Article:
Creative solutions

Solving customer problems is nine tenths of the law when it comes to customer services. For this reason, the most successful businesses are the ones which see these problems as genuine opportunities to better their reputation, as well as their services and products, rather than simply appeasing an unsatisfied customer and moving on. This involves coming up with creative solutions to customer problems that make customers feel cared about and valued rather than simply a ticket number waiting for a meaningless or purely symbolic gesture. 

Smart automated processes and systems

Business is becoming increasingly digitised, and the world of customer services is no exception to this. In this vein, aspects of customer service processes that were traditionally time-consuming and expensive are becoming more and more automated. While the positives of a human touch may outweigh the savings in terms of time and money that can be made in certain areas, many customer service tasks are now automated without any drop in the quality of services on offer.

For example, customer service delivery templates can be integrated into existing customer service processes that automatically record, log and track enquiries, before pooling relevant data into a central database for HR and IT staff to access at a later date. Similarly, digitised ticketing systems can be implemented to resolve or escalate customer service issues, reducing the amount of admin and manual data collection tasks for team members, allowing them to instead concentrate on other aspects of their roles.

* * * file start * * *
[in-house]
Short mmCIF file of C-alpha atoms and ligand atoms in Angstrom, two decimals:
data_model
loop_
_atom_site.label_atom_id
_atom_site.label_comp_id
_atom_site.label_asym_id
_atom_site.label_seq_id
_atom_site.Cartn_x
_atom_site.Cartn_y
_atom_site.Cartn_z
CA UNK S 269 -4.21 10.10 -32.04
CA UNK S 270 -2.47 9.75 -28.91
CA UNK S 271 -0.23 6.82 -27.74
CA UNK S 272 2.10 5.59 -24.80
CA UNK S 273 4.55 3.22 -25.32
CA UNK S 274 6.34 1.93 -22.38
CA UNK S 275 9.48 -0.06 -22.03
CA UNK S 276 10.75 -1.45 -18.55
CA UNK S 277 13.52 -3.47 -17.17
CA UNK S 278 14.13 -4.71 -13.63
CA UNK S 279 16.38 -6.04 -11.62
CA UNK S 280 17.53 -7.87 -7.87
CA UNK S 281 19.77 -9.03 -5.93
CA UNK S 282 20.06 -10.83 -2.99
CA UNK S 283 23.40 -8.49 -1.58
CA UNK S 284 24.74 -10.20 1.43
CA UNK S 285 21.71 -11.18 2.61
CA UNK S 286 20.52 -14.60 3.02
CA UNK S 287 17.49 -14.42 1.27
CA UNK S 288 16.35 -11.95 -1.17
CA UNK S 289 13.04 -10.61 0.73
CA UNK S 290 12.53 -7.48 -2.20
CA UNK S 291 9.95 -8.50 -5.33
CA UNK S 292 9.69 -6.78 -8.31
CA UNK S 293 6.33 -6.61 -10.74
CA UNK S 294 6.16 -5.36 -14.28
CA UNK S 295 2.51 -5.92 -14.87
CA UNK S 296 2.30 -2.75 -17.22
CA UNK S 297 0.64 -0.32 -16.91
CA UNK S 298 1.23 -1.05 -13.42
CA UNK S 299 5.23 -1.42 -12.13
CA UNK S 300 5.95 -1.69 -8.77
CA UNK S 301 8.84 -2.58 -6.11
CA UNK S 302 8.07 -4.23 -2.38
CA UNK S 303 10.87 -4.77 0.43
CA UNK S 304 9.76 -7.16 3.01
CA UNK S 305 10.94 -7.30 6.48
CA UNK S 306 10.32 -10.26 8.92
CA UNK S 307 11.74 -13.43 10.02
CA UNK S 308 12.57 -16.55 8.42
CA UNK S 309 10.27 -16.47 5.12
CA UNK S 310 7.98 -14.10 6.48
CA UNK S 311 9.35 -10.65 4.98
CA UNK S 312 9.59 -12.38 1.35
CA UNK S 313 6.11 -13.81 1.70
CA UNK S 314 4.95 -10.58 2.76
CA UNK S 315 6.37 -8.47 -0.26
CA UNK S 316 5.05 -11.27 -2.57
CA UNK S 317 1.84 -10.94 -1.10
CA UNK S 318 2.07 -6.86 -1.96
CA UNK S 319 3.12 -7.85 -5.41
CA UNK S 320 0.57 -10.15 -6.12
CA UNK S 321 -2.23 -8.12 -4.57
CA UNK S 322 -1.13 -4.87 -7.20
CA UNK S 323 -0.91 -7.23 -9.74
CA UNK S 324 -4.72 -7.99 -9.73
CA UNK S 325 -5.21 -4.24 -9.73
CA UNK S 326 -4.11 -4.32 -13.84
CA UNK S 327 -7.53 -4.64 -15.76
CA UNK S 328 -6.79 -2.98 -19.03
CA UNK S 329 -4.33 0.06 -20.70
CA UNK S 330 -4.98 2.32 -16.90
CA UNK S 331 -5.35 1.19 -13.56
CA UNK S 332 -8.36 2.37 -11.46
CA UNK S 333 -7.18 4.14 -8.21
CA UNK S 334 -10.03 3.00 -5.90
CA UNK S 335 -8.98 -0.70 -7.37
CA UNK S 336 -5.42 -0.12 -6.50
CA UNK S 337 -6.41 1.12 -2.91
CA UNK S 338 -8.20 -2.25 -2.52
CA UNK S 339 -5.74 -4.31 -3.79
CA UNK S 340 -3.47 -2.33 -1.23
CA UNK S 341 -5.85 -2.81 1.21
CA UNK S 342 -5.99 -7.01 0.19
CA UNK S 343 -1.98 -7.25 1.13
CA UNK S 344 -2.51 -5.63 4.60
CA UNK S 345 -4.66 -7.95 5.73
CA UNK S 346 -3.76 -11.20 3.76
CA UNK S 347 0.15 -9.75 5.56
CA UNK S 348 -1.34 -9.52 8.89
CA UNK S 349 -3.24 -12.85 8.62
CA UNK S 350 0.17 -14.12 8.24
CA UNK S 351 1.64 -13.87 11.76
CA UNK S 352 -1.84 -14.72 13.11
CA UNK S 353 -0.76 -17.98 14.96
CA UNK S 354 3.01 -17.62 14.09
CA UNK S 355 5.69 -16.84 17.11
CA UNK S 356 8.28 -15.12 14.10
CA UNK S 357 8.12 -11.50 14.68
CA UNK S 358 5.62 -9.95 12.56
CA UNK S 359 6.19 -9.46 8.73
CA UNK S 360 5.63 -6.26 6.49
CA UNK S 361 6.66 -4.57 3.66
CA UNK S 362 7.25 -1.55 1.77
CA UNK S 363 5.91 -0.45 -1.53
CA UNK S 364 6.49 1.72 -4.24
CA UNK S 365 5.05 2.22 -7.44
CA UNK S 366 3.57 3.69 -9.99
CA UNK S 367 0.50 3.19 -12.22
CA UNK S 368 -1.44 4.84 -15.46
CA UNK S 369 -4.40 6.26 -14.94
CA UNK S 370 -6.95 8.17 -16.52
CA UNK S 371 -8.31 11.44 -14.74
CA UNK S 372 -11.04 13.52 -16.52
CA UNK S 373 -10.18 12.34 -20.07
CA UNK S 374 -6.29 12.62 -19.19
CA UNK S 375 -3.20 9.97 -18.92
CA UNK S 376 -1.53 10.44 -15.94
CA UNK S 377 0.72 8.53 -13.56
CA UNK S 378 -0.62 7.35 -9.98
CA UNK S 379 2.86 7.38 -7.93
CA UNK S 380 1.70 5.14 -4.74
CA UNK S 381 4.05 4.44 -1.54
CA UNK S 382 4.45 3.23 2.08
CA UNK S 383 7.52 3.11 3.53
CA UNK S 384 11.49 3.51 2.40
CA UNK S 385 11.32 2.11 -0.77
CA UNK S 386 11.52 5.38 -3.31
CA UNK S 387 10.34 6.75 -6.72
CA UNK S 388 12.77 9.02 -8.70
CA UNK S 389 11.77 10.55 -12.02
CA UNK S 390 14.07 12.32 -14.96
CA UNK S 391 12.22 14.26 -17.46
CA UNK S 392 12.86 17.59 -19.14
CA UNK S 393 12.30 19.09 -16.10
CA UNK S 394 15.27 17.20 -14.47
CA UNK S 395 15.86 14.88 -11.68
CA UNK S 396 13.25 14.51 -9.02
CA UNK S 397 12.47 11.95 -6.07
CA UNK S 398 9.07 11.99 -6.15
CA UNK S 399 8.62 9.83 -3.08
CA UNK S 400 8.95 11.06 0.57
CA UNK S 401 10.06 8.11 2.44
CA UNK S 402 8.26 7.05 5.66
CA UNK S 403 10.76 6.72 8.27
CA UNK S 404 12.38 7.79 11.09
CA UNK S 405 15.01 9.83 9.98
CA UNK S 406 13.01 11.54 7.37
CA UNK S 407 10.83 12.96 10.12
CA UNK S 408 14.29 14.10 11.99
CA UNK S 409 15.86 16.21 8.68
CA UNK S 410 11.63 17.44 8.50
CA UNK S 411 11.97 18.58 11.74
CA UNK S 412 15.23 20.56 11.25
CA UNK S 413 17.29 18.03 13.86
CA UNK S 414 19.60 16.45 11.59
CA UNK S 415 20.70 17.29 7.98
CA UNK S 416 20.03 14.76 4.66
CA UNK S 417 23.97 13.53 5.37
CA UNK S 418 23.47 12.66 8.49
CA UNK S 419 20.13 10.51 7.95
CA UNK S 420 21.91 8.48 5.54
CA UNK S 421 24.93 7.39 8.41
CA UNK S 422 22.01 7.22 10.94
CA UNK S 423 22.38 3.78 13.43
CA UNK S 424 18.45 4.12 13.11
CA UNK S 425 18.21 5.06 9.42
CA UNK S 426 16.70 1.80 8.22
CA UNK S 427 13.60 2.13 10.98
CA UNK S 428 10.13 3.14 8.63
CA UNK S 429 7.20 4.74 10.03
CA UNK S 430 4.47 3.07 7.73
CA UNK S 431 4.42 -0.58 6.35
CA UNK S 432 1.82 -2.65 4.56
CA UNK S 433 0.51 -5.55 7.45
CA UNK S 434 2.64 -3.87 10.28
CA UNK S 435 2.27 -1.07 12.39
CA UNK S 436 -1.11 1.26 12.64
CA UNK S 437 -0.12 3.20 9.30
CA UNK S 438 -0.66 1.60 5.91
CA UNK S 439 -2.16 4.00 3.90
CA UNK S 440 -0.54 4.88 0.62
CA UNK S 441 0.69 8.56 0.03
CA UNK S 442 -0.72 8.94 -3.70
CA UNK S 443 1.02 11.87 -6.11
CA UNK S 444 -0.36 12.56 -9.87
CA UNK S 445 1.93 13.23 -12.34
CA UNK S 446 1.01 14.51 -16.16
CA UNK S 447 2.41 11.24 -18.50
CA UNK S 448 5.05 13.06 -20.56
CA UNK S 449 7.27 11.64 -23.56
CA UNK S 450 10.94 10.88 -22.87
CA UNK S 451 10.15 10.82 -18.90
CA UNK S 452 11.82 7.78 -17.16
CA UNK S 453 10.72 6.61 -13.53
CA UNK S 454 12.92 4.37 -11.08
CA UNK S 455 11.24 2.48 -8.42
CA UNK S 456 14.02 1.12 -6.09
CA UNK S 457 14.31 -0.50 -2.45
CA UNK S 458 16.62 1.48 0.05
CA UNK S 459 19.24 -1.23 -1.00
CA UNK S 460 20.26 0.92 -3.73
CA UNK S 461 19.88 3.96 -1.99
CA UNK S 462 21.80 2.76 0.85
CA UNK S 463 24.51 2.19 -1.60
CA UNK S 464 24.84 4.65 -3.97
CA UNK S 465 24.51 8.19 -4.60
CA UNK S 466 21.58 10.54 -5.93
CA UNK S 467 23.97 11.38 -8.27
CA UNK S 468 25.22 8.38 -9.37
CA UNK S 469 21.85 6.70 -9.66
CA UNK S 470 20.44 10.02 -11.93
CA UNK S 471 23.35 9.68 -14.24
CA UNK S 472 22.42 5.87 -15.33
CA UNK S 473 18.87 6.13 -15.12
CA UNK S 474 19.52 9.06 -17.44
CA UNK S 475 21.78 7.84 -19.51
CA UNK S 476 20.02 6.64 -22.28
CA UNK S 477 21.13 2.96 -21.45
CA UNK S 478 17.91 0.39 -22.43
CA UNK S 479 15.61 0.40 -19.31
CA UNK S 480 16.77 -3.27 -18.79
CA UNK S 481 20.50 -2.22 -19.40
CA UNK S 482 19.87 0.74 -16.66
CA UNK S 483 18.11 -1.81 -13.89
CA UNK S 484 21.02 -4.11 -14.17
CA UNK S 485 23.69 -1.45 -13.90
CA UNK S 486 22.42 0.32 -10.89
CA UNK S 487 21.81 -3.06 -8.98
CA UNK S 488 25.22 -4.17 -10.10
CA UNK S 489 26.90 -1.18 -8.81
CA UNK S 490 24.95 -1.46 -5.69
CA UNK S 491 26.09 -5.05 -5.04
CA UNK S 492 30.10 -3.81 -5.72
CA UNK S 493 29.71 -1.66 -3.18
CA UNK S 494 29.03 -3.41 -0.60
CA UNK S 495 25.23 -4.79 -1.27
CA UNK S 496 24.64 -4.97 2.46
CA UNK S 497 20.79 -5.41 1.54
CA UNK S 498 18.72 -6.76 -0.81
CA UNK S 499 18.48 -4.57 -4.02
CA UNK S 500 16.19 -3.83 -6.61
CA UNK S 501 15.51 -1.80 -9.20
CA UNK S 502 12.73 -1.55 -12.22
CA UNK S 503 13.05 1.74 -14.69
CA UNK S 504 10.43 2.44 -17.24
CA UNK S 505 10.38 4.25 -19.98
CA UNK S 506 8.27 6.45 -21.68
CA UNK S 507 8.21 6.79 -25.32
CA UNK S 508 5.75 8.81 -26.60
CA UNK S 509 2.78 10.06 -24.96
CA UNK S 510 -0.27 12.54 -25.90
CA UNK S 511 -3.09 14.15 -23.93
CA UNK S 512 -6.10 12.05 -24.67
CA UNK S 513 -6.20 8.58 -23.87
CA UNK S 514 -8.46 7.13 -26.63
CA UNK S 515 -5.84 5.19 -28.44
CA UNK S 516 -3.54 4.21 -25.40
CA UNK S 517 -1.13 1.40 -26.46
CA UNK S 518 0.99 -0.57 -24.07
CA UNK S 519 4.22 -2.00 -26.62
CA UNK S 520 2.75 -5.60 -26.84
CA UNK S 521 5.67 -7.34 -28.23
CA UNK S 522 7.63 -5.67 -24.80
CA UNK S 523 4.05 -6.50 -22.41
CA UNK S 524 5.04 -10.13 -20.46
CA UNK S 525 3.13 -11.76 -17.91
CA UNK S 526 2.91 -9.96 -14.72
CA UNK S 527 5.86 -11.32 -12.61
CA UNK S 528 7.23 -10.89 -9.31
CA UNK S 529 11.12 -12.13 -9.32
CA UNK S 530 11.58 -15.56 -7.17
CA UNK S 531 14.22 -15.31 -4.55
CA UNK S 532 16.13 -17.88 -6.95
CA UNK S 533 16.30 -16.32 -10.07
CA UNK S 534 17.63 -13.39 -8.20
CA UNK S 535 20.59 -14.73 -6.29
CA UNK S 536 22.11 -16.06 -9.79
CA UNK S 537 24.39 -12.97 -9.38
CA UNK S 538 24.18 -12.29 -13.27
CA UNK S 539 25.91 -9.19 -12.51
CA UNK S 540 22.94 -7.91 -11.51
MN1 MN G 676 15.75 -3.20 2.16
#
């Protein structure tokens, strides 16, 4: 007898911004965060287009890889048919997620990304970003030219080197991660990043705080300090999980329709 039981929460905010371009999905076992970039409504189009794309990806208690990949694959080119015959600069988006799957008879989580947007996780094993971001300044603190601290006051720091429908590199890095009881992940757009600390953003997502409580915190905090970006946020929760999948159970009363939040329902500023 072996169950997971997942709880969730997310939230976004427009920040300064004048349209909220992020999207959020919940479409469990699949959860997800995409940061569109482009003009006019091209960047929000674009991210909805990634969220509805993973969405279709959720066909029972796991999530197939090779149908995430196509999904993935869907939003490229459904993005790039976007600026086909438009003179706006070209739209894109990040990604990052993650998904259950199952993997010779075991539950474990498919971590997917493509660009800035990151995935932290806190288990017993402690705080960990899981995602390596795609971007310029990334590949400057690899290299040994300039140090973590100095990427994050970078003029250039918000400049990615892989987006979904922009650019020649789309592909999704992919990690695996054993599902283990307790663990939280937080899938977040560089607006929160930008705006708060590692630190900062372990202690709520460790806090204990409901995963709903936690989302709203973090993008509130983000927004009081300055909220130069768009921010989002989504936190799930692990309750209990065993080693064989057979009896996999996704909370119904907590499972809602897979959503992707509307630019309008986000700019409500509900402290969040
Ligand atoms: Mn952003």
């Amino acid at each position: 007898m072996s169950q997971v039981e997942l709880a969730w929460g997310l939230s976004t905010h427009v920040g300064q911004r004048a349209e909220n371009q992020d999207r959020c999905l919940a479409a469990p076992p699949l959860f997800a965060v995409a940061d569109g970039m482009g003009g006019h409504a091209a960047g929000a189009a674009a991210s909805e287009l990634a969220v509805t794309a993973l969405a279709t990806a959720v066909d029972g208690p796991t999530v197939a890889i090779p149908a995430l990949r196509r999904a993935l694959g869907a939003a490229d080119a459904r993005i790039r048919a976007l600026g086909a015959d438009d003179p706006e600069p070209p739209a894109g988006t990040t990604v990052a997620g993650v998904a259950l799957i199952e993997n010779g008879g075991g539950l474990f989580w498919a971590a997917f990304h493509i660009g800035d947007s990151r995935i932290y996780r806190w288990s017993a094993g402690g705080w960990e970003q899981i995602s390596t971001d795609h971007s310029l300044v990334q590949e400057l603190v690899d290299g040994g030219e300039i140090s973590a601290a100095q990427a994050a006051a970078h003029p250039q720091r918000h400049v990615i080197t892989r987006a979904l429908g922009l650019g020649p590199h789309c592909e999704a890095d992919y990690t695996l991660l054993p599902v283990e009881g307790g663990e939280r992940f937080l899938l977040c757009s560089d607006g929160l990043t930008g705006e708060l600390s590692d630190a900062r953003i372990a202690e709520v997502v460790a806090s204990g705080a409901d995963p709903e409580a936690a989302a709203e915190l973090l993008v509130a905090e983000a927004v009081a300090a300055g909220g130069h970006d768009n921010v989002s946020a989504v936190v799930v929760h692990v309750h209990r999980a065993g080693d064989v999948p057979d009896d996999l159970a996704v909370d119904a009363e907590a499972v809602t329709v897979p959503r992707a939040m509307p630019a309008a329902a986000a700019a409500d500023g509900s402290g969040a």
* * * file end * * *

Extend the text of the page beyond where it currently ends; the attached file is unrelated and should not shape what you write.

Who should be involved in customer service delivery?

Although customer service delivery is typically completed by a specific team or department within a business – made up of customer service representatives, care agents and other employees whose primary responsibility is to deal with customer issues and complaints – the truth is, every employee should be involved in customer service delivery. 

This is because, in today’s customer-focused business environment, providing exceptional customer service should be ingrained into a business’ culture. This culture should come from the very top of the business, starting with the CEO and directors, and working its way down until all employees are on the same page when it comes to delivering the highest level of customer service possible. The process of creating this customer-conscious culture, and thus helping to ensure high standards of customer service, can be aided by the use of smart customer service software that all employees have access to. 

Intelastel helps businesses to improve customer experience and accelerate staff efficiency with smart customer service software. From automated enquiry recording, logging and tracking to a digitised ticketing system to resolve or escalate issues, our solutions are designed to streamline operations and save costs, while also improving customer experience.